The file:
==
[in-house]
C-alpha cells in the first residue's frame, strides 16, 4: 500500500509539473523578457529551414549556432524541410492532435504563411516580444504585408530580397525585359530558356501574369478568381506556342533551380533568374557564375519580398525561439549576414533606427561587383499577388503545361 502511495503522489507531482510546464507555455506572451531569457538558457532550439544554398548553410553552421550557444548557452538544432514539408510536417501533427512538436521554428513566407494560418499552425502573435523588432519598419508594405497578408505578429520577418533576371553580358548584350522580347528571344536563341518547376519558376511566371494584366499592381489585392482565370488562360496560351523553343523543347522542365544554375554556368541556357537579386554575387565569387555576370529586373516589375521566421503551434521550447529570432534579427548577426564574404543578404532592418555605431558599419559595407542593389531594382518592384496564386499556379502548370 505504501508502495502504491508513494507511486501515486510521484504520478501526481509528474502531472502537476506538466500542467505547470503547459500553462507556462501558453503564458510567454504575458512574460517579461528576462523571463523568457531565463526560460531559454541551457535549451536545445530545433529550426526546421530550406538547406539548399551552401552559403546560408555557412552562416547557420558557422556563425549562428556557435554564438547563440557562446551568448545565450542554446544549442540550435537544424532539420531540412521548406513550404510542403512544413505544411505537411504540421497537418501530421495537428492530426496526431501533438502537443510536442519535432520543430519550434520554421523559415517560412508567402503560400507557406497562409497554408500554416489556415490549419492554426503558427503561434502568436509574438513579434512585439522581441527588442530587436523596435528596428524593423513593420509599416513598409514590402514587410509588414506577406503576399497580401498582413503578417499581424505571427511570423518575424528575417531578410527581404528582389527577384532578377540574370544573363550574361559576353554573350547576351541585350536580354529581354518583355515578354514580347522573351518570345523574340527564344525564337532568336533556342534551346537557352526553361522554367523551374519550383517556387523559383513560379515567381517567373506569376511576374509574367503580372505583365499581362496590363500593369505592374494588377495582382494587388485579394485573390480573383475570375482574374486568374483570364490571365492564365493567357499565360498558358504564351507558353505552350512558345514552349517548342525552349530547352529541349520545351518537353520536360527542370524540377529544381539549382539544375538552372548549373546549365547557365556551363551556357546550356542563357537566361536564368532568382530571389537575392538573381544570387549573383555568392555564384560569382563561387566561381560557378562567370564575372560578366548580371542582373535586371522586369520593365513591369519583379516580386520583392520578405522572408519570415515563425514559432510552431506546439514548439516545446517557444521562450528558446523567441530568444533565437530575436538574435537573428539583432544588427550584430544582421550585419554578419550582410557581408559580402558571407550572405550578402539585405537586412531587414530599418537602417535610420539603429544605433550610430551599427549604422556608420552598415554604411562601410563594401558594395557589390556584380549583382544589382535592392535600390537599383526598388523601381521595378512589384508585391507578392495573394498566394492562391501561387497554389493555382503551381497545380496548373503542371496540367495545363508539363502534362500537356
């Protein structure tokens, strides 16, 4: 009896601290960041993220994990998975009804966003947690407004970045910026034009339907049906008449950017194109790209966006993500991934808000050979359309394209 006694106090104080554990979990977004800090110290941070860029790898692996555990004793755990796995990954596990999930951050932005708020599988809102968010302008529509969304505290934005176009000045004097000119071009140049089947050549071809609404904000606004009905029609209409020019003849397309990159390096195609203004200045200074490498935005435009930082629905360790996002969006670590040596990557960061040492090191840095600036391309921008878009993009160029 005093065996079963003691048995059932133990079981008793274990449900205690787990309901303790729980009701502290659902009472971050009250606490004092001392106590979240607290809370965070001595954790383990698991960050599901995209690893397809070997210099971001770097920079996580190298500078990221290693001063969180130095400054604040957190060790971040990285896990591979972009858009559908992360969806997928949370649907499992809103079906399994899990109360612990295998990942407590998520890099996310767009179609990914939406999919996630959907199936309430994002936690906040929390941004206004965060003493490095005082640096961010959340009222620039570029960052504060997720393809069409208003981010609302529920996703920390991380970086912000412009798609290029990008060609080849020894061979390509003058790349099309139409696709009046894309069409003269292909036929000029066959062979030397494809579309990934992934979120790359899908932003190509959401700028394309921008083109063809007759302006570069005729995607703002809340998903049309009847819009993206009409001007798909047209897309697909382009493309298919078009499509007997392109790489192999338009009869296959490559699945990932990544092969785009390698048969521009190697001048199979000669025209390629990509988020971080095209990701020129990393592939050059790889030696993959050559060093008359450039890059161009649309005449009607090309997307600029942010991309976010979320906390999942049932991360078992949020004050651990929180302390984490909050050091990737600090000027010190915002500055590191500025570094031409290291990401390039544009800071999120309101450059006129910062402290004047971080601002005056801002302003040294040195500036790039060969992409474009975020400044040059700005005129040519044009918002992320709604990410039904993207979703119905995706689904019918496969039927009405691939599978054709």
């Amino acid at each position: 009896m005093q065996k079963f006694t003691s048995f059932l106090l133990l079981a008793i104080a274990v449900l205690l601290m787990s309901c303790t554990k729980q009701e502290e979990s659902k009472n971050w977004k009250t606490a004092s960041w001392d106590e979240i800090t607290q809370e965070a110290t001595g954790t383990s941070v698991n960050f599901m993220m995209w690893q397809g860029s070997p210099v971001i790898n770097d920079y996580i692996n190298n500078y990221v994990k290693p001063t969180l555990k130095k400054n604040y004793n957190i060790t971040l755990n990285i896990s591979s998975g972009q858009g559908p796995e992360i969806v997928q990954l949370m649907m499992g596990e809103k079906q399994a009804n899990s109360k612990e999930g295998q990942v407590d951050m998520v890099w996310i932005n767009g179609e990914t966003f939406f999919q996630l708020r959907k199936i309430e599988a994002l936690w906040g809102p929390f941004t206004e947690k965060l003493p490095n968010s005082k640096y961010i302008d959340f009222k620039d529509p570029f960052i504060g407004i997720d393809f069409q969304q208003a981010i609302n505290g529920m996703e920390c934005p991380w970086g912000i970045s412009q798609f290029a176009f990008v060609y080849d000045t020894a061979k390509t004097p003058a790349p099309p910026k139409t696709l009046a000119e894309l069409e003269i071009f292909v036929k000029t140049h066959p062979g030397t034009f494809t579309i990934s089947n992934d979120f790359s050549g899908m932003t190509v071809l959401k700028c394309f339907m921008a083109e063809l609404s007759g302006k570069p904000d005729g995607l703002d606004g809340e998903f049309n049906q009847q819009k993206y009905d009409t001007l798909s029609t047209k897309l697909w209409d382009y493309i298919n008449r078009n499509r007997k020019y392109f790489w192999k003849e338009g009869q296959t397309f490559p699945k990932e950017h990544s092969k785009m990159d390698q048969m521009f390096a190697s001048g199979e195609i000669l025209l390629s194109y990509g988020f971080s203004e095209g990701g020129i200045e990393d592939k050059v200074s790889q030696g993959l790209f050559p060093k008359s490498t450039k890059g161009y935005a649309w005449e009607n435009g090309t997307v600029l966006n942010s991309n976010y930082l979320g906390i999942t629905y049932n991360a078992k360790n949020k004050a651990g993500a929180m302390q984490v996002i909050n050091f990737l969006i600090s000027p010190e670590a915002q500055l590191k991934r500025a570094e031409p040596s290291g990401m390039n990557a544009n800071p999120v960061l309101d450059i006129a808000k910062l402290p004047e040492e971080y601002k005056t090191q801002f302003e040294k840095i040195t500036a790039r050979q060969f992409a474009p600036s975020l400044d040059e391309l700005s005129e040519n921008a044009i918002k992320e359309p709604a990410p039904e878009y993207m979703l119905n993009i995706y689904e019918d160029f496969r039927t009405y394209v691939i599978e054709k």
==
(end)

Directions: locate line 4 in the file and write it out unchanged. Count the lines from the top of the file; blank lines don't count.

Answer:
């Amino acid at each position: 009896m005093q065996k079963f006694t003691s048995f059932l106090l133990l079981a008793i104080a274990v449900l205690l601290m787990s309901c303790t554990k729980q009701e502290e979990s659902k009472n971050w977004k009250t606490a004092s960041w001392d106590e979240i800090t607290q809370e965070a110290t001595g954790t383990s941070v698991n960050f599901m993220m995209w690893q397809g860029s070997p210099v971001i790898n770097d920079y996580i692996n190298n500078y990221v994990k290693p001063t969180l555990k130095k400054n604040y004793n957190i060790t971040l755990n990285i896990s591979s998975g972009q858009g559908p796995e992360i969806v997928q990954l949370m649907m499992g596990e809103k079906q399994a009804n899990s109360k612990e999930g295998q990942v407590d951050m998520v890099w996310i932005n767009g179609e990914t966003f939406f999919q996630l708020r959907k199936i309430e599988a994002l936690w906040g809102p929390f941004t206004e947690k965060l003493p490095n968010s005082k640096y961010i302008d959340f009222k620039d529509p570029f960052i504060g407004i997720d393809f069409q969304q208003a981010i609302n505290g529920m996703e920390c934005p991380w970086g912000i970045s412009q798609f290029a176009f990008v060609y080849d000045t020894a061979k390509t004097p003058a790349p099309p910026k139409t696709l009046a000119e894309l069409e003269i071009f292909v036929k000029t140049h066959p062979g030397t034009f494809t579309i990934s089947n992934d979120f790359s050549g899908m932003t190509v071809l959401k700028c394309f339907m921008a083109e063809l609404s007759g302006k570069p904000d005729g995607l703002d606004g809340e998903f049309n049906q009847q819009k993206y009905d009409t001007l798909s029609t047209k897309l697909w209409d382009y493309i298919n008449r078009n499509r007997k020019y392109f790489w192999k003849e338009g009869q296959t397309f490559p699945k990932e950017h990544s092969k785009m990159d390698q048969m521009f390096a190697s001048g199979e195609i000669l025209l390629s194109y990509g988020f971080s203004e095209g990701g020129i200045e990393d592939k050059v200074s790889q030696g993959l790209f050559p060093k008359s490498t450039k890059g161009y935005a649309w005449e009607n435009g090309t997307v600029l966006n942010s991309n976010y930082l979320g906390i999942t629905y049932n991360a078992k360790n949020k004050a651990g993500a929180m302390q984490v996002i909050n050091f990737l969006i600090s000027p010190e670590a915002q500055l590191k991934r500025a570094e031409p040596s290291g990401m390039n990557a544009n800071p999120v960061l309101d450059i006129a808000k910062l402290p004047e040492e971080y601002k005056t090191q801002f302003e040294k840095i040195t500036a790039r050979q060969f992409a474009p600036s975020l400044d040059e391309l700005s005129e040519n921008a044009i918002k992320e359309p709604a990410p039904e878009y993207m979703l119905n993009i995706y689904e019918d160029f496969r039927t009405y394209v691939i599978e054709k």